I adore working at the Louvre. Apart from the Director of Picture Conservation, who is strict, forbidding and scares me rigid as he hovers nearby watching my every move, the staff are all very congenial and I am learning lots. They haven’t let me loose on any actual paintings yet, of course, but I am allowed to pass the blades and brushes during the more involved restoration projects (there are some delicate operations: it is not unlike being a surgeon!), and to tidy up the studio. I can’t wait to show you, when you are here, what goes on behind the scenes.

Here are the photographs that Papa took which I promised to send you. Christophe has stolen one of the ones of you in your ball gown and I know he keeps it beneath his pillow! Of all of us, he misses you the most. Maybe he tells you this in the long letters he writes you – he won’t let on what’s in them – or maybe he’s a typical boy who finds it impossible to communicate the truly important things! Don’t tell him I said so: he’s touchy enough on the subject of Ella-from-Edinburgh as it is.

Je t’embrasse, my dear friend.

Bisous, Caroline xx

3 rue des Arcades,


1 January 1939

Dear Ella,

Bonne année! Let us hope that 1939 brings peace and prosperity for all, although Paris is still being flooded with refugees from the east who are worried that Germany is once again getting too big for its boots. Surely, though, no one wants another war and sense will reign before anything serious develops? Christophe is more pessimistic, but then he is constantly in a bad mood these days, as he detests his job at the bank and misses being with the girl he loves.

At least now we have your visit confirmed for August, and that is something we are all looking forward to. And I especially, for three reasons: reason number 1: I will be able to see my darling friend and show her Paris; reason number 2: we will go to the Île de Ré again; reason number 3: my poor brother will stop moping around the house like a lovesick puppy and cheer up at last.

Maman and Papa send you their love, as do I. (I would send you Christophe’s too, but I know he does that himself – and anyway, I don’t think I could find an envelope big enough to hold it all!)

Your friend,

Caroline xx


5 July 1939

Ma Chère Ella,

I’m sending you this postcard of the Mona Lisa to whet your appetite for your visit to Paris, I can’t wait to introduce you to her, the Louvre’s most famous inhabitant with her enigmatic smile . . . I’m allowed to work on real paintings now (nothing as important as this one yet, of course), and when you come I will show you ‘my’ cherub in the bottom corner of a work by an unknown renaissance artist: fame at last!

A bientôt (how happy it makes me to write those words!)

Caroline xx

1939, Paris

Ella felt quite the seasoned traveller as she stepped down from the train on to the platform, carrying her cream leather overnight case once again. She scanned the faces in the crowd that surged past her on all sides, eagerly searching for Christophe and Caroline who had promised they’d be here to meet her.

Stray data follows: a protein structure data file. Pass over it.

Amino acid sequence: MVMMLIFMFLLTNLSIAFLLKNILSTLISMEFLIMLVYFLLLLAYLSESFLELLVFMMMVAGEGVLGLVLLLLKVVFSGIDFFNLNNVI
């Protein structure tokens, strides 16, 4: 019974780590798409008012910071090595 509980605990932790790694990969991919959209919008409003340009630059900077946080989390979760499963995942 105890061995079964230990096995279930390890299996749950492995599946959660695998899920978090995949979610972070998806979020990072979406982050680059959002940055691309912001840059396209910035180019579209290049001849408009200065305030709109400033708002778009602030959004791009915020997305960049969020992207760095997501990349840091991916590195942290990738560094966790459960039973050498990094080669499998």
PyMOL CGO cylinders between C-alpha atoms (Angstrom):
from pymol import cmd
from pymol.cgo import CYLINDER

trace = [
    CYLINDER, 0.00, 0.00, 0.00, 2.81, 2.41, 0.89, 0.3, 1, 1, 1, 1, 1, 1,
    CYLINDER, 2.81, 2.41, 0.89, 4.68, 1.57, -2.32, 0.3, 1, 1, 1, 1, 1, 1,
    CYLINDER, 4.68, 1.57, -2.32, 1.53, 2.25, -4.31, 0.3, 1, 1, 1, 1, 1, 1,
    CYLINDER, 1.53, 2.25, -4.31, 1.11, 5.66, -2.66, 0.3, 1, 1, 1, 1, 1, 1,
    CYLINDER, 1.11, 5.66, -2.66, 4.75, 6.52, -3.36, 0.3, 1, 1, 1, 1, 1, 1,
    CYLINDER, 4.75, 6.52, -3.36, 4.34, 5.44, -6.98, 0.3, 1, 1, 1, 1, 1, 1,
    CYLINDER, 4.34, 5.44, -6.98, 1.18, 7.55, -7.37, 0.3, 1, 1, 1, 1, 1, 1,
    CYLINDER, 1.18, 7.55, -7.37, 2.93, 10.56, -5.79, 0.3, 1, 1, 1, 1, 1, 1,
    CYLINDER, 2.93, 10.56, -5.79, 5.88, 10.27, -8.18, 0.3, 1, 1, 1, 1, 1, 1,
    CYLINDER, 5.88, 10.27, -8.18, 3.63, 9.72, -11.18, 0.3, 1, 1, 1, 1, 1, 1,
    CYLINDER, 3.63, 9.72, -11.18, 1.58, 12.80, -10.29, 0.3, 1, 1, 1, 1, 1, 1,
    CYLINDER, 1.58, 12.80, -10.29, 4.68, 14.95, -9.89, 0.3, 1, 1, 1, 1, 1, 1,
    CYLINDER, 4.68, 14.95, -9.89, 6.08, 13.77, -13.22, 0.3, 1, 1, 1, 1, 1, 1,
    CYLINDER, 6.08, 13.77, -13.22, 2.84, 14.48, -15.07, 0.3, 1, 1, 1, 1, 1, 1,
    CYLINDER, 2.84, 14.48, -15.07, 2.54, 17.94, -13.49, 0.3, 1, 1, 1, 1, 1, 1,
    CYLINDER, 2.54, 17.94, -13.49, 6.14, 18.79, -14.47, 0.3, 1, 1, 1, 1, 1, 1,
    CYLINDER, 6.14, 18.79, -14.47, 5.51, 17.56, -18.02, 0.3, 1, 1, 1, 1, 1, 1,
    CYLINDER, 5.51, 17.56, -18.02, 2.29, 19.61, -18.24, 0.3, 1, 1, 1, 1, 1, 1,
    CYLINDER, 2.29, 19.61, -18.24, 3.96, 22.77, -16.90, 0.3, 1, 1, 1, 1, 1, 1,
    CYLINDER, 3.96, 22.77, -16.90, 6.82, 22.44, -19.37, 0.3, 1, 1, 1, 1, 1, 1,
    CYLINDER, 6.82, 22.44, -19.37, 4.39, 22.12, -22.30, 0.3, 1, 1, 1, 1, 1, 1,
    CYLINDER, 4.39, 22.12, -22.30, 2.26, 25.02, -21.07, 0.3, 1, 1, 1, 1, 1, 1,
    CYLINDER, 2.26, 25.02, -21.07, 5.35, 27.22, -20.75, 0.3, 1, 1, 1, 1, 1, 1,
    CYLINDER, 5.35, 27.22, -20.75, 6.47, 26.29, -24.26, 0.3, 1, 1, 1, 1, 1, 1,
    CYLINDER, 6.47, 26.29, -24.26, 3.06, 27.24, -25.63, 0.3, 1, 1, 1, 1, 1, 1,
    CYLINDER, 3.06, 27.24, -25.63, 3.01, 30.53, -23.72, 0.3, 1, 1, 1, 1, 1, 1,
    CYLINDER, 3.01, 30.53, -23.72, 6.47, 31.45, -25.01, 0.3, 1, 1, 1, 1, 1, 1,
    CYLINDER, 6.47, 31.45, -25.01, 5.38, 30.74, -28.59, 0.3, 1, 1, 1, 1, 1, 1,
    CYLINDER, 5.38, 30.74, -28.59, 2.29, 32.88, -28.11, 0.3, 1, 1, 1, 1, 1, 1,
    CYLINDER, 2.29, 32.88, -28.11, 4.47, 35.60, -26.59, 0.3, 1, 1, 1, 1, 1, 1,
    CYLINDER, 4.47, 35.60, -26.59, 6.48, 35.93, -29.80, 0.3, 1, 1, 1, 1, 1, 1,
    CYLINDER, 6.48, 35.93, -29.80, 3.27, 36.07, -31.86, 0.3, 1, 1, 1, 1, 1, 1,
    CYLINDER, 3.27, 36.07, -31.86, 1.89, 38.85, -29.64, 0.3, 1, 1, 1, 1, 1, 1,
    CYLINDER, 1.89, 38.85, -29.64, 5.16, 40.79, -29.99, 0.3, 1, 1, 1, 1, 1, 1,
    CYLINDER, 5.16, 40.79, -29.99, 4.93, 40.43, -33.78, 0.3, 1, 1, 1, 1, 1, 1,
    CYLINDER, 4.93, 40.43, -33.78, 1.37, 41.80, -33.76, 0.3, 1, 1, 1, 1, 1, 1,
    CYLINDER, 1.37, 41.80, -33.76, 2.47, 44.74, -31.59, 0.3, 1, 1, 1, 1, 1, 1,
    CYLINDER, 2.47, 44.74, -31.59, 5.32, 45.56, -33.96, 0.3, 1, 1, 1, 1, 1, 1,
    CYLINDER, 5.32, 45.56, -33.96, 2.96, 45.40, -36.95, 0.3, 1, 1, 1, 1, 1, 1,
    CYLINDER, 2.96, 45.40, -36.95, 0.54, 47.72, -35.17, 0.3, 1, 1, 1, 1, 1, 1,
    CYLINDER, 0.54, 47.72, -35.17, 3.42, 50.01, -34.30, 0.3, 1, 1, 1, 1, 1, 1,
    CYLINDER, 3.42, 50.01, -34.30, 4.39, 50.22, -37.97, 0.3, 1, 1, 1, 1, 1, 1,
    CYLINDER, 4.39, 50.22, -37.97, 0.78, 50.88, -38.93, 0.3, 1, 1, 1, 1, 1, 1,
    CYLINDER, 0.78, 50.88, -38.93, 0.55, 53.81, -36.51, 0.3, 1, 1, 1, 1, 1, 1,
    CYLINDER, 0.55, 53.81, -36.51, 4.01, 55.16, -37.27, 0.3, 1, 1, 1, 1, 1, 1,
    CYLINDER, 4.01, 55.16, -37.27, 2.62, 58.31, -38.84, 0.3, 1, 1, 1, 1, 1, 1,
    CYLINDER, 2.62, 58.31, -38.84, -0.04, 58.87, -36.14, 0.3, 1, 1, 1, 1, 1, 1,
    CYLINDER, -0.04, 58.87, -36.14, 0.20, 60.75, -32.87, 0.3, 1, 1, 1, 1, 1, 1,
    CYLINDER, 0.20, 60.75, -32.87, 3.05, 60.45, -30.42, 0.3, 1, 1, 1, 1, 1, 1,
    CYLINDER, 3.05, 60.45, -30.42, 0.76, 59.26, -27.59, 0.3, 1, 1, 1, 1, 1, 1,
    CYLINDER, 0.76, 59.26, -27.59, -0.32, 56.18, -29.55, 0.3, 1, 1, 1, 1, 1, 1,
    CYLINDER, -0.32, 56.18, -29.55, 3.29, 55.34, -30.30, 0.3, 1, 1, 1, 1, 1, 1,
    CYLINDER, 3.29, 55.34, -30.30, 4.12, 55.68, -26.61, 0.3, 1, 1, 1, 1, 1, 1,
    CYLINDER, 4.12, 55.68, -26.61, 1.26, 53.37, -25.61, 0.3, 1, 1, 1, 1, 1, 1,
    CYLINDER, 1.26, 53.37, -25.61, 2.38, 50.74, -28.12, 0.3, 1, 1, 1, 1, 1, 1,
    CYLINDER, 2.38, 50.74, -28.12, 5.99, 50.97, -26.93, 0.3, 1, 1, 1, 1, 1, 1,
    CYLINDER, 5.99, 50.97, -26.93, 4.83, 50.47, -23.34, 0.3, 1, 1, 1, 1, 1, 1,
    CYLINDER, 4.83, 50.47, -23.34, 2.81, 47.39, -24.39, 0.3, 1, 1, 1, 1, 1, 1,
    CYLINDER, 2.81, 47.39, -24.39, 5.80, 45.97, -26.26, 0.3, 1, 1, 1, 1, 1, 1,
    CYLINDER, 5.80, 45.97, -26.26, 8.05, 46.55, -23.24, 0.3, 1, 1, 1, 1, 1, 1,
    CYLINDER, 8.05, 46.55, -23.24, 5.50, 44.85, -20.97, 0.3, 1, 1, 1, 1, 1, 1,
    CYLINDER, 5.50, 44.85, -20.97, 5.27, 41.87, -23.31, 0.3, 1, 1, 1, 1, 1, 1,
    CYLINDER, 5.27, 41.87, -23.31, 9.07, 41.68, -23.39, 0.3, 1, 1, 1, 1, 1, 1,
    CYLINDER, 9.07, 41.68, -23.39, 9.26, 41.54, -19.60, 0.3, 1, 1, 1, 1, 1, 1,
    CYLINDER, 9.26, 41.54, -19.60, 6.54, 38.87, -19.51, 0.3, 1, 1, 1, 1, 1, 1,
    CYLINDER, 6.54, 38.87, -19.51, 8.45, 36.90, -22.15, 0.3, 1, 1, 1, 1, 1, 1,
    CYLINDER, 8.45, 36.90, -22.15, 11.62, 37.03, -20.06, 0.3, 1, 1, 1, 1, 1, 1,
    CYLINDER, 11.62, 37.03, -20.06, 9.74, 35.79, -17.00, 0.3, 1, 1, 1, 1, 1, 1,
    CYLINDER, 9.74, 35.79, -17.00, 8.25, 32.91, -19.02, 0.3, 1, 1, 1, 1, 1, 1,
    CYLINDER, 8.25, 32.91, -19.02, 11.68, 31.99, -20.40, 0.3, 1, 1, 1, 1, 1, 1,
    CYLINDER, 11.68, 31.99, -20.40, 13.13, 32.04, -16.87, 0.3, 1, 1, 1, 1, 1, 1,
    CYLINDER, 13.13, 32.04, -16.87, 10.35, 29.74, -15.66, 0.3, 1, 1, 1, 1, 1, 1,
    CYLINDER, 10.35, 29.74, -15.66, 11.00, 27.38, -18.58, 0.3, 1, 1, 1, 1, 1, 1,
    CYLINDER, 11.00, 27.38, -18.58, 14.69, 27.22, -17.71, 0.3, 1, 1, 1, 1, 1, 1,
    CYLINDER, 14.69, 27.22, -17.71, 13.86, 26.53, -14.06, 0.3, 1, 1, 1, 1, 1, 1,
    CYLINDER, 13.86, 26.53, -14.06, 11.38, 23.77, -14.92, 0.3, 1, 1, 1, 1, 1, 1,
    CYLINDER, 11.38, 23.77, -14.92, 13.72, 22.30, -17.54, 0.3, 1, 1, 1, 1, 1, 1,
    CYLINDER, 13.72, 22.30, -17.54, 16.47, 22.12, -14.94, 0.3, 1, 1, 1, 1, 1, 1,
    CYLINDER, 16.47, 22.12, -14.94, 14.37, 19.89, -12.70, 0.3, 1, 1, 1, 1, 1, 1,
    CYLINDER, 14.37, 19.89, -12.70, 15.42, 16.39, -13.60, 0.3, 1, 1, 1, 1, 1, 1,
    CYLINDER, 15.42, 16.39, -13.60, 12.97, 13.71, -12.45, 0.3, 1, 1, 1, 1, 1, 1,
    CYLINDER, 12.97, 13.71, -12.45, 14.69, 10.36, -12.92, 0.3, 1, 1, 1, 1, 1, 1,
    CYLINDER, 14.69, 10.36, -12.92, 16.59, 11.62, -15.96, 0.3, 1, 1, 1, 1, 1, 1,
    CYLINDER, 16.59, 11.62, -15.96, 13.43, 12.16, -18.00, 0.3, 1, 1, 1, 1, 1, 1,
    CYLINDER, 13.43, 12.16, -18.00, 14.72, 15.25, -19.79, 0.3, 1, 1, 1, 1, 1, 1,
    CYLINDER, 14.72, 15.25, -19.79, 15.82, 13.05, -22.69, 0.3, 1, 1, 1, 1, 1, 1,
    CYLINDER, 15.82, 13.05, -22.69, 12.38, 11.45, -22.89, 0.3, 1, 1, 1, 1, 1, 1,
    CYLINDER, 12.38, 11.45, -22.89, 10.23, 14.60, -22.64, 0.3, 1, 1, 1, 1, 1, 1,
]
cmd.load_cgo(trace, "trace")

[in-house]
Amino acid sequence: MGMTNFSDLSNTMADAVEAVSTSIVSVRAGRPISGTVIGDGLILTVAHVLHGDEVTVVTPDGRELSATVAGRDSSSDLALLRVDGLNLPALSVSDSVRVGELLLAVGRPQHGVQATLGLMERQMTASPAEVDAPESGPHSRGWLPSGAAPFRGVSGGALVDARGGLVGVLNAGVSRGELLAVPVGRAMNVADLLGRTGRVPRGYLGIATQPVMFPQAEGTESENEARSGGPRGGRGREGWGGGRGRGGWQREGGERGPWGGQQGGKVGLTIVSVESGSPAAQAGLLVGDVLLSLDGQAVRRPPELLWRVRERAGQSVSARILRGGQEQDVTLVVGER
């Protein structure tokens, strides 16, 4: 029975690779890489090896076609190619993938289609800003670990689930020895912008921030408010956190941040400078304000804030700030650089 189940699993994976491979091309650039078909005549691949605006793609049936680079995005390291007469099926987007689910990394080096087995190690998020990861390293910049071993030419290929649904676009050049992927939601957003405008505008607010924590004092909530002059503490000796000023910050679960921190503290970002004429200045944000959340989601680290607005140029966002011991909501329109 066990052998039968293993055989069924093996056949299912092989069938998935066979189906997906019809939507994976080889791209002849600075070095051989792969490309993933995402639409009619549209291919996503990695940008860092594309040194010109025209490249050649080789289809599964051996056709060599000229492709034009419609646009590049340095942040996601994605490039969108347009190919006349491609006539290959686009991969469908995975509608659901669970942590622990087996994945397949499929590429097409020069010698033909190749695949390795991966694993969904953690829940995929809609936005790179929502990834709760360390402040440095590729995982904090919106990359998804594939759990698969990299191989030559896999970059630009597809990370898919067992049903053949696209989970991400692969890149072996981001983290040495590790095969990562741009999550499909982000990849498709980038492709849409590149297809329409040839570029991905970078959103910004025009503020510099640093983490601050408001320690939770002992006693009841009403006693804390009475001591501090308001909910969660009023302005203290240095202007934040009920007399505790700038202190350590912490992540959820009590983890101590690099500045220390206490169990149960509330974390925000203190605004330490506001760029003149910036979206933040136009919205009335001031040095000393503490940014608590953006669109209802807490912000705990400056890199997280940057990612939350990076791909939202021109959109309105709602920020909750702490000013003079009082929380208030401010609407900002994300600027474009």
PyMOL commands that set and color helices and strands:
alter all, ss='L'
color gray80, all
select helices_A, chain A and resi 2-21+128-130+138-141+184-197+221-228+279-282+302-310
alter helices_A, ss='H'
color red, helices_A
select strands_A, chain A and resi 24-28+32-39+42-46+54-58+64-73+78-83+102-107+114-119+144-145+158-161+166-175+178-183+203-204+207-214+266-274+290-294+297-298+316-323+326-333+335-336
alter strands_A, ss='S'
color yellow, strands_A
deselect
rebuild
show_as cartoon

A porter brought the rest of her luggage and set it down beside her. The early August air was hot and stagnant. She breathed in the smell of Paris – a smell distinctively different from the air of Edinburgh or London, composed of coffee and cigarette smoke mingled with top notes of French perfume and a pungent undercurrent of drains. She shrugged off the cardigan that she’d worn to board the train in Edinburgh and stuffed it into her case.

Seconds passed, each one seeming unbearably long as she stood, a sole still point amidst the milling of the crowd, trying not to listen to the niggling voice of doubt within that murmured, ‘What if he doesn’t come? What if he’s fallen in love with someone else? What if it was only the magic of summer on the island that made him feel that way and it’ll all be different in the clear light of a Paris summer’s day?’

And then she spotted him, pushing his way up the platform towards her, determinedly swimming up-stream to where she stood. She ran to him, letting herself be carried in the flow of the crowd, and flung her arms around his neck. All doubts disappeared, dissolving like sea-mist in the sun’s warmth, as he kissed her. The months apart fell away and memories of their last night on the Île de Ré flooded back as Ella buried her fingers in his hair and felt the heat of his lips on hers. In that moment she knew with complete certainty that space and time could never keep them apart: no matter whether it was on a wind-swept beach, or a city street, or a hot and grimy station platform surrounded by disapproving fellow-passengers, they belonged together, two halves of a perfect whole. She smiled up at him and saw the same absolute certainty written in his eyes too.